The inscriptions are:
On the top: "He (God). God, Muhammad, 'Ali".
In the middle: Qur'an, sura al-Hashr (LIX), vv.20 & 21, together with the date 1122
In the lower part: Invocations to God.
The signature "amal-e Mir Taj al-Din" is engraved on a small panel at the base of the upper section.
This 'alam puts into context many of the fragmentary examples that have been published and are known. Many of those have long screw fixtures at one end or the other; this gives the full impact. It is one of a number of such standards that were made in the early 18th century during the reign of Shah Sultan Husayn where there appears to have been a revival of cut steel work. Many of the larger ones appear to have been products of the same school of design, with very similar work both in the cut steel panels, but also in the bands of floral engraving on the shaft, in the minor floral meander bands, and in the development of the four-sided elements so that the standard can be seen from the side. Closely related examples are in the Linden Museum, dated 1127 (Johannes Kalter, Linden-Museum Stuttgart Abteilungsführer Islamischer Orient, Stuttgart, 1987, frontis), and in the Tanavoli Collection dated 1123 (James W. Allan, Persian Steel, The Tanavoli Collection, Oxford, 2000, pl.E.7, p.275). Both are however only the central panels.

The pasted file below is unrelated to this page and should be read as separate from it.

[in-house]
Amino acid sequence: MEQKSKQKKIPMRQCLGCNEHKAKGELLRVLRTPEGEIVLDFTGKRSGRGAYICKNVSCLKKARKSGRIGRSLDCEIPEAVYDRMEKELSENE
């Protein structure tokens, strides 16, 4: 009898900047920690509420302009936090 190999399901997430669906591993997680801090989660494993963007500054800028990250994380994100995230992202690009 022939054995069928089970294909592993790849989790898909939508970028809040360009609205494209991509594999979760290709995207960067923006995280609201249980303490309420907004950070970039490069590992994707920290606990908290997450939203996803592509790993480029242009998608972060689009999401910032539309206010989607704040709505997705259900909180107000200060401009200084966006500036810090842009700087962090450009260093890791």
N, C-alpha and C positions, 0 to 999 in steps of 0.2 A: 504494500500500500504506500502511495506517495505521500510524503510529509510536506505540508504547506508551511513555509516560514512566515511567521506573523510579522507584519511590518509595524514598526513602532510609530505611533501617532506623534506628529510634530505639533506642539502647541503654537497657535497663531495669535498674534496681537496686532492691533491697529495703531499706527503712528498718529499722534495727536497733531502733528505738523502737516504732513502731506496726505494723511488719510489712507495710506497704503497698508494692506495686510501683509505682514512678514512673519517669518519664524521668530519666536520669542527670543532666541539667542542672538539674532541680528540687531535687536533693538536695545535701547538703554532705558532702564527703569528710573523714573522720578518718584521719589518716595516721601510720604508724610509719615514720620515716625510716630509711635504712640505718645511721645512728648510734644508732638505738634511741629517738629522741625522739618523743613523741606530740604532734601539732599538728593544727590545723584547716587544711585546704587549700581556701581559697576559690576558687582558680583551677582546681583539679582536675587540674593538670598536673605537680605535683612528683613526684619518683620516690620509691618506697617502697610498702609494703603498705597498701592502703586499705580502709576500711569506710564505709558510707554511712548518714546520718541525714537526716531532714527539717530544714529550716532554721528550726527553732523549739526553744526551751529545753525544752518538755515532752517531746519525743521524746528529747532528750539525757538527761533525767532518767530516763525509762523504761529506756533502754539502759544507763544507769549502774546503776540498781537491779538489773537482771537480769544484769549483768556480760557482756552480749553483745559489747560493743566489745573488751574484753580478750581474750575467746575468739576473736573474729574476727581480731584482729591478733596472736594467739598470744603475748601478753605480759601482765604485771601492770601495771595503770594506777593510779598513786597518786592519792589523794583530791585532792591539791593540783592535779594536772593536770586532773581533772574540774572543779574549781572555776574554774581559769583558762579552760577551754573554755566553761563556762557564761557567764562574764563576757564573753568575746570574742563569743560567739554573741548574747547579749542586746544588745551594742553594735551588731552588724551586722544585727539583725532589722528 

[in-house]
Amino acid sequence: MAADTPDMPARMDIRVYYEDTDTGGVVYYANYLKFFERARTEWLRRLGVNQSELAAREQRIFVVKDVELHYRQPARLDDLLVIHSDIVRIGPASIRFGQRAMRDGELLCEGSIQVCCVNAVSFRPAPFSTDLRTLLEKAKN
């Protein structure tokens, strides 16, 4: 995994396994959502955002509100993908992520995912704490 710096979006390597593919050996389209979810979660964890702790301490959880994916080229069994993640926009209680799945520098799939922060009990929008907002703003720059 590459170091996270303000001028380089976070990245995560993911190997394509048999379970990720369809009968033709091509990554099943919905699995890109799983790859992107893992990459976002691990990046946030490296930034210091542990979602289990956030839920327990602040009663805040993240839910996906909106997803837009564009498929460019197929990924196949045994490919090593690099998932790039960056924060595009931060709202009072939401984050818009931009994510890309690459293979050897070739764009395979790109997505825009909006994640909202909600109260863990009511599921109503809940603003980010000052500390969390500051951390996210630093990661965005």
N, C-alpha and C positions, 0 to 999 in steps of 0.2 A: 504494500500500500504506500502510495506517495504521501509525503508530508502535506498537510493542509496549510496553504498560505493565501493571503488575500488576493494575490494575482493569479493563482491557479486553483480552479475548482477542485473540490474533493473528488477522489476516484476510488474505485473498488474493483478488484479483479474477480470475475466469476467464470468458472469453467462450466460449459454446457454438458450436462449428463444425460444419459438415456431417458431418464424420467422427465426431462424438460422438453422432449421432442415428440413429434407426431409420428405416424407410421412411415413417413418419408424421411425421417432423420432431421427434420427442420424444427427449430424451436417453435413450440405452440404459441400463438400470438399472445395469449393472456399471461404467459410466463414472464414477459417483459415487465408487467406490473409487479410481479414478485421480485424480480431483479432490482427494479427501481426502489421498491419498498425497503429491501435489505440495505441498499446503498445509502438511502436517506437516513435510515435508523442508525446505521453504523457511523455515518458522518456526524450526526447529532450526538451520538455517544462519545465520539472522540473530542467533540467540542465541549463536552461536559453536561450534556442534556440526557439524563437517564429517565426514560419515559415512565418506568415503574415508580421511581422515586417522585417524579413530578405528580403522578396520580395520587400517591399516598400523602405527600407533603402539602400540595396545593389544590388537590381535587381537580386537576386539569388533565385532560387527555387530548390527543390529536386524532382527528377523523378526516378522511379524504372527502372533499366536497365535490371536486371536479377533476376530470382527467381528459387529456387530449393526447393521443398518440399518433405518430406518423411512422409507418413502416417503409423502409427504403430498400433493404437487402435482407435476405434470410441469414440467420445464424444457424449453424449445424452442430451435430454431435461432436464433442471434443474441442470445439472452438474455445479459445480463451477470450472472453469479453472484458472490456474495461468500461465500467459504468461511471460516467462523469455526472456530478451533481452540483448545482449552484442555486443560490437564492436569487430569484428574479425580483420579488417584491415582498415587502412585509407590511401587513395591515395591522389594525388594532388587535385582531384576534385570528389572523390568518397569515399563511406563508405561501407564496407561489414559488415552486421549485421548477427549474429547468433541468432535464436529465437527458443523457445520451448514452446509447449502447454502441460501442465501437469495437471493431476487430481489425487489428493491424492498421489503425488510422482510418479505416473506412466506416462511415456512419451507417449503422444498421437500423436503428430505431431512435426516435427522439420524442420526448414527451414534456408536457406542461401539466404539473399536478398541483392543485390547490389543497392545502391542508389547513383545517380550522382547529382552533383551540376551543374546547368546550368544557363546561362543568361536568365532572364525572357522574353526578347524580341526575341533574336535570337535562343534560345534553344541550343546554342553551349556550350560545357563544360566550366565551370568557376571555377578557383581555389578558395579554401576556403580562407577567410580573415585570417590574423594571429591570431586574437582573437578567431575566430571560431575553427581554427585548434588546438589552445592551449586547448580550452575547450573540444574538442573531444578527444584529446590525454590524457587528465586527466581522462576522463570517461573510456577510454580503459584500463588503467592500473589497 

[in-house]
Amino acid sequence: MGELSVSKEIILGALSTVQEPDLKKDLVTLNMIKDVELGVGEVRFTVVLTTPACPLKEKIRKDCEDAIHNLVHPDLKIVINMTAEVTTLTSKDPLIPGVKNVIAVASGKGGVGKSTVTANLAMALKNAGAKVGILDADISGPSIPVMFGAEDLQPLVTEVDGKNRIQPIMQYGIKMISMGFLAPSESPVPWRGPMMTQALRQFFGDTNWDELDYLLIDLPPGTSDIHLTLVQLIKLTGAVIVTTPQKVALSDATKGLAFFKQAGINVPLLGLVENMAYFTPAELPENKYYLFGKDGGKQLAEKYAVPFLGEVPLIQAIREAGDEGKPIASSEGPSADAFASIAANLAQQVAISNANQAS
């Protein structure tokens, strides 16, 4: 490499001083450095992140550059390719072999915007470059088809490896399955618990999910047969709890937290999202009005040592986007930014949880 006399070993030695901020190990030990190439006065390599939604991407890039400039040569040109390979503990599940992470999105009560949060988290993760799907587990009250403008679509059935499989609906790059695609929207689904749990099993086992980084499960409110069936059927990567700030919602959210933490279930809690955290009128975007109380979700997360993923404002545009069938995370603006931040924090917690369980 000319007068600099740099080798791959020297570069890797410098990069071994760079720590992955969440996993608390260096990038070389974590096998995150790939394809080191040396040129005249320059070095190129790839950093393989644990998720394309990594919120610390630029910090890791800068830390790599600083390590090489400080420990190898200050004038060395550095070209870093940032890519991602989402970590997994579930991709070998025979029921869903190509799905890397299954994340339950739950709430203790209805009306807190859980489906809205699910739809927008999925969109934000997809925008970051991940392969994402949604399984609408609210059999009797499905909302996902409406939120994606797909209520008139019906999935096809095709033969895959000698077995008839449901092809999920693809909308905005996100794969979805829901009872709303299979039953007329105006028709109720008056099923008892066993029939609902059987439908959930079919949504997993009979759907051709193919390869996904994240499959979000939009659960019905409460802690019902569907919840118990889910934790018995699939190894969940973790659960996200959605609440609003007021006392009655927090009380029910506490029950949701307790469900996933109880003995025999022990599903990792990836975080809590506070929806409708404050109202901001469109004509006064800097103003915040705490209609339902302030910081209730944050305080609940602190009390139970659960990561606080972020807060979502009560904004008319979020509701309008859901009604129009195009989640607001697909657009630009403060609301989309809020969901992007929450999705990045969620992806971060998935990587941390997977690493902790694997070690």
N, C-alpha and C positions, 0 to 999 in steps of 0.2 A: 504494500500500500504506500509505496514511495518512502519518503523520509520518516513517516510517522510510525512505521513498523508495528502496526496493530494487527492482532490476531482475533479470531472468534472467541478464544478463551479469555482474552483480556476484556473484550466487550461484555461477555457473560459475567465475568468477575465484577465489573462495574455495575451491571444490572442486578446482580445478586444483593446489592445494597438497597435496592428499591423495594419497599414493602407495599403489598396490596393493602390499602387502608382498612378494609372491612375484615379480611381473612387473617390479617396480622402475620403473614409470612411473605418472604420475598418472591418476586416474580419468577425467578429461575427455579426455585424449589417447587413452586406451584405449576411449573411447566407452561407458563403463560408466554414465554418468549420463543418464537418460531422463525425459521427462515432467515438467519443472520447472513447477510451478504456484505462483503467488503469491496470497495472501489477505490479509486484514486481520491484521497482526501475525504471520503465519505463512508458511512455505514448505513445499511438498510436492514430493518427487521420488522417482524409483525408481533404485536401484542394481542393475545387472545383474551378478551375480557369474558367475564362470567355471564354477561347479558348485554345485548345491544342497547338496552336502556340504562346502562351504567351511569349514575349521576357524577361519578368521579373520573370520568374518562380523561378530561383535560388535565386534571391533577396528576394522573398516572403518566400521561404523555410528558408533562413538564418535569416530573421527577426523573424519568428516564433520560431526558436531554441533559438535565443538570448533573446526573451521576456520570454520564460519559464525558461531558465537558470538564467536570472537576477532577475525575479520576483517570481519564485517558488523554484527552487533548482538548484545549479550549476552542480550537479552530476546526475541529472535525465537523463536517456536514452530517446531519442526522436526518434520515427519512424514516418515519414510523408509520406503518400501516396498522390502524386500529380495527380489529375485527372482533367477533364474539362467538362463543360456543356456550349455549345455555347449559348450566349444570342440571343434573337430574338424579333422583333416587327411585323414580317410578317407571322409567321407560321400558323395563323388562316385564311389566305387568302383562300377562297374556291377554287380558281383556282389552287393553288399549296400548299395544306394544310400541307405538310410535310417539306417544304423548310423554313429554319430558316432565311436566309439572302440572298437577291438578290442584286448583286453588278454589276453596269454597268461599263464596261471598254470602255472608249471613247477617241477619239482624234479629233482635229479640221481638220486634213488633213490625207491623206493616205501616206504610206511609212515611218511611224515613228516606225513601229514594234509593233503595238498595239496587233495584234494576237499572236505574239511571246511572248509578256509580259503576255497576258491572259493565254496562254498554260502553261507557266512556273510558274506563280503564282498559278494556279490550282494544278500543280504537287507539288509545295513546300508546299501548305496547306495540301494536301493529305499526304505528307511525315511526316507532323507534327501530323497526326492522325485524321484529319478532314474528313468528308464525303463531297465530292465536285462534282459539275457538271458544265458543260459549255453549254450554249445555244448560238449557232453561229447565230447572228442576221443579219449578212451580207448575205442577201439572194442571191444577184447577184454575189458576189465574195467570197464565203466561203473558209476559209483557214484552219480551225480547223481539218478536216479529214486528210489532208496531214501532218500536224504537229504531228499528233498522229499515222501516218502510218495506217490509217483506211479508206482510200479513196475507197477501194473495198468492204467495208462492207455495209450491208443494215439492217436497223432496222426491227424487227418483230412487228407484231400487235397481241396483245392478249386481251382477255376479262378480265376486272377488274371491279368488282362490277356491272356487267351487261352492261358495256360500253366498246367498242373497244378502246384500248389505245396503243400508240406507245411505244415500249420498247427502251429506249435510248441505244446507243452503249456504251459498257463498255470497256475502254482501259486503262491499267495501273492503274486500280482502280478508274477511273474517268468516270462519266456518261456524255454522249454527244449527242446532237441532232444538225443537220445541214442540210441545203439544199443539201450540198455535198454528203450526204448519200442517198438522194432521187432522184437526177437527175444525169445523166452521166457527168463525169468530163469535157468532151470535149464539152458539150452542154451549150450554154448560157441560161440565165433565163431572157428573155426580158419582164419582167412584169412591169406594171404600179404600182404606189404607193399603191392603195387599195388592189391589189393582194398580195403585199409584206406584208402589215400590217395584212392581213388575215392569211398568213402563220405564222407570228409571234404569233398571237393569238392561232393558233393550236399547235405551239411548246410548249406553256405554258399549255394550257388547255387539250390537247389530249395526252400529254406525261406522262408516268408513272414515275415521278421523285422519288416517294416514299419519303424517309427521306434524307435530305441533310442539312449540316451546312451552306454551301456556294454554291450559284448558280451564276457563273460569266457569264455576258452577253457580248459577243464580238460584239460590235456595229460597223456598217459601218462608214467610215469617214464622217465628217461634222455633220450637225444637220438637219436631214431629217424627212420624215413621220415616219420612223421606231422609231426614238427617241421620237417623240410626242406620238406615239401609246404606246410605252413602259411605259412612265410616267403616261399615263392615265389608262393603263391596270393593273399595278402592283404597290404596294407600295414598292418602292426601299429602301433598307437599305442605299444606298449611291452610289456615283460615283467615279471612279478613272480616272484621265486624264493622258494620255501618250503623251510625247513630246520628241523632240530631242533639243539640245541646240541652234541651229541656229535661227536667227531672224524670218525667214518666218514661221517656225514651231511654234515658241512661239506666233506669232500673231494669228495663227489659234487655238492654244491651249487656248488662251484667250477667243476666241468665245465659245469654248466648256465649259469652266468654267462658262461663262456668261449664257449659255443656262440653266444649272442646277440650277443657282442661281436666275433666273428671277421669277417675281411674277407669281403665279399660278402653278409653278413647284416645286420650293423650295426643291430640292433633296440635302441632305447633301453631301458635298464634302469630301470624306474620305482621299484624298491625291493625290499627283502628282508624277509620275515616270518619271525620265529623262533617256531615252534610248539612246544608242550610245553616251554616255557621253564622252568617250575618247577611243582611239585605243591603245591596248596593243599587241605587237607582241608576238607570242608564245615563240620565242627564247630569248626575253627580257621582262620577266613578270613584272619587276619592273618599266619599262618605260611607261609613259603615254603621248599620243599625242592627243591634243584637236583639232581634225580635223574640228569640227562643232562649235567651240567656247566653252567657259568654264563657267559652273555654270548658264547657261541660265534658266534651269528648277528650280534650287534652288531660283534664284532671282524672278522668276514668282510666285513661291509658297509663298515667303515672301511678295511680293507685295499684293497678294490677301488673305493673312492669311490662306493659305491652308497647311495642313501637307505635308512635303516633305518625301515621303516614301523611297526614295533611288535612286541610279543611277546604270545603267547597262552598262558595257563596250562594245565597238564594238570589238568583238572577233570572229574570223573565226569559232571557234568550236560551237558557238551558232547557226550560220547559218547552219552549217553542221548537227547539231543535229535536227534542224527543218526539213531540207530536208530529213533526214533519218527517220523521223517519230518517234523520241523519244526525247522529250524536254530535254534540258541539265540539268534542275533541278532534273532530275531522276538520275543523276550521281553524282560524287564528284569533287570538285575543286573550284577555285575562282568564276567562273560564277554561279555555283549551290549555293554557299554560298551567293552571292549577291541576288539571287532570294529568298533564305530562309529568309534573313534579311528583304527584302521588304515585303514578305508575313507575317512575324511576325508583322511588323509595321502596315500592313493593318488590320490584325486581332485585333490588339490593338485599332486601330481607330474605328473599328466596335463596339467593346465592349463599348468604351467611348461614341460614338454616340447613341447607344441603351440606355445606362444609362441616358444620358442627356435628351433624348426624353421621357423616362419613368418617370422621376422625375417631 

In the catalogue of the Tanavoli example James Allan lists a number of further examples all of which can be linked to this group. He suggests that a number of them are from the same workshop, and that this was probably located in Isfahan. He also quotes the Russian visitor Kotov who visited Isfahan somwhat earlier in in 1624-5 who described the standards in some detail, describing the iron standards at the top of long bending poles that swayed through the assembled people as they moved (P. M. Kemp (trans. and ed.), Russian Travellers to India and Persia [1624-1798], Kotov, Yefremov, Danibegov, Delhi, 1959, p.25, quoted in Allan, op.cit., p.259). The tall upper "spear" on the present 'alam is presumably designed to sway in the same way as the earlier ones did on the top of their wooden poles.